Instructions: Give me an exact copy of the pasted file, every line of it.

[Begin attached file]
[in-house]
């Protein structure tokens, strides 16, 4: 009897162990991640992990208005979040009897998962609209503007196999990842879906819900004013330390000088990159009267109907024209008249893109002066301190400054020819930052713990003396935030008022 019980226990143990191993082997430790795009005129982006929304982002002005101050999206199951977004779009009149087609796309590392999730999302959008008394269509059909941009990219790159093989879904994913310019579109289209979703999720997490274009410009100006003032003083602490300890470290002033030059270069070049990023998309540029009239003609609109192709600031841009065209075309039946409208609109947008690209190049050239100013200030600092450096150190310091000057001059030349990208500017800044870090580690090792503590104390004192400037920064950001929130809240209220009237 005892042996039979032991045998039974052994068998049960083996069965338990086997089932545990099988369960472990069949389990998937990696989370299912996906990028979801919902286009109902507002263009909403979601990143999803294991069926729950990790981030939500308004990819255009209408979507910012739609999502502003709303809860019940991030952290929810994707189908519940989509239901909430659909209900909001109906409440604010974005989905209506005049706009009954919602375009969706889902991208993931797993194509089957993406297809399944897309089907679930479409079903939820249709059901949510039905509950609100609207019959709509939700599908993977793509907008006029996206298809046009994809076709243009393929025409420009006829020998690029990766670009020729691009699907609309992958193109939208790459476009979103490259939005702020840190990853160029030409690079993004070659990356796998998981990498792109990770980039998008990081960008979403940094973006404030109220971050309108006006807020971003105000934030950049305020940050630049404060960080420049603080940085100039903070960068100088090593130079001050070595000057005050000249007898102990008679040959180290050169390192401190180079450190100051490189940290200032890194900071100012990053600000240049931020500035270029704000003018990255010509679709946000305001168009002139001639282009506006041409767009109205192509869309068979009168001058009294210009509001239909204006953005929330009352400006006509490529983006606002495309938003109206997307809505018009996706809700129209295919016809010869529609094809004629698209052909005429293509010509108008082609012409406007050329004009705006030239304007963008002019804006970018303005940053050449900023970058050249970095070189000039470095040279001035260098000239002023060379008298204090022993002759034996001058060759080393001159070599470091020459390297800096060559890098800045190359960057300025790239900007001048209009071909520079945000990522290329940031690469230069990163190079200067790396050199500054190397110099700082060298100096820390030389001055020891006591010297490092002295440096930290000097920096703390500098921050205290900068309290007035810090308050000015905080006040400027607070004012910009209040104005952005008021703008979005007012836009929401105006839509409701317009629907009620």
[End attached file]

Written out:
[in-house]
């Protein structure tokens, strides 16, 4: 009897162990991640992990208005979040009897998962609209503007196999990842879906819900004013330390000088990159009267109907024209008249893109002066301190400054020819930052713990003396935030008022 019980226990143990191993082997430790795009005129982006929304982002002005101050999206199951977004779009009149087609796309590392999730999302959008008394269509059909941009990219790159093989879904994913310019579109289209979703999720997490274009410009100006003032003083602490300890470290002033030059270069070049990023998309540029009239003609609109192709600031841009065209075309039946409208609109947008690209190049050239100013200030600092450096150190310091000057001059030349990208500017800044870090580690090792503590104390004192400037920064950001929130809240209220009237 005892042996039979032991045998039974052994068998049960083996069965338990086997089932545990099988369960472990069949389990998937990696989370299912996906990028979801919902286009109902507002263009909403979601990143999803294991069926729950990790981030939500308004990819255009209408979507910012739609999502502003709303809860019940991030952290929810994707189908519940989509239901909430659909209900909001109906409440604010974005989905209506005049706009009954919602375009969706889902991208993931797993194509089957993406297809399944897309089907679930479409079903939820249709059901949510039905509950609100609207019959709509939700599908993977793509907008006029996206298809046009994809076709243009393929025409420009006829020998690029990766670009020729691009699907609309992958193109939208790459476009979103490259939005702020840190990853160029030409690079993004070659990356796998998981990498792109990770980039998008990081960008979403940094973006404030109220971050309108006006807020971003105000934030950049305020940050630049404060960080420049603080940085100039903070960068100088090593130079001050070595000057005050000249007898102990008679040959180290050169390192401190180079450190100051490189940290200032890194900071100012990053600000240049931020500035270029704000003018990255010509679709946000305001168009002139001639282009506006041409767009109205192509869309068979009168001058009294210009509001239909204006953005929330009352400006006509490529983006606002495309938003109206997307809505018009996706809700129209295919016809010869529609094809004629698209052909005429293509010509108008082609012409406007050329004009705006030239304007963008002019804006970018303005940053050449900023970058050249970095070189000039470095040279001035260098000239002023060379008298204090022993002759034996001058060759080393001159070599470091020459390297800096060559890098800045190359960057300025790239900007001048209009071909520079945000990522290329940031690469230069990163190079200067790396050199500054190397110099700082060298100096820390030389001055020891006591010297490092002295440096930290000097920096703390500098921050205290900068309290007035810090308050000015905080006040400027607070004012910009209040104005952005008021703008979005007012836009929401105006839509409701317009629907009620």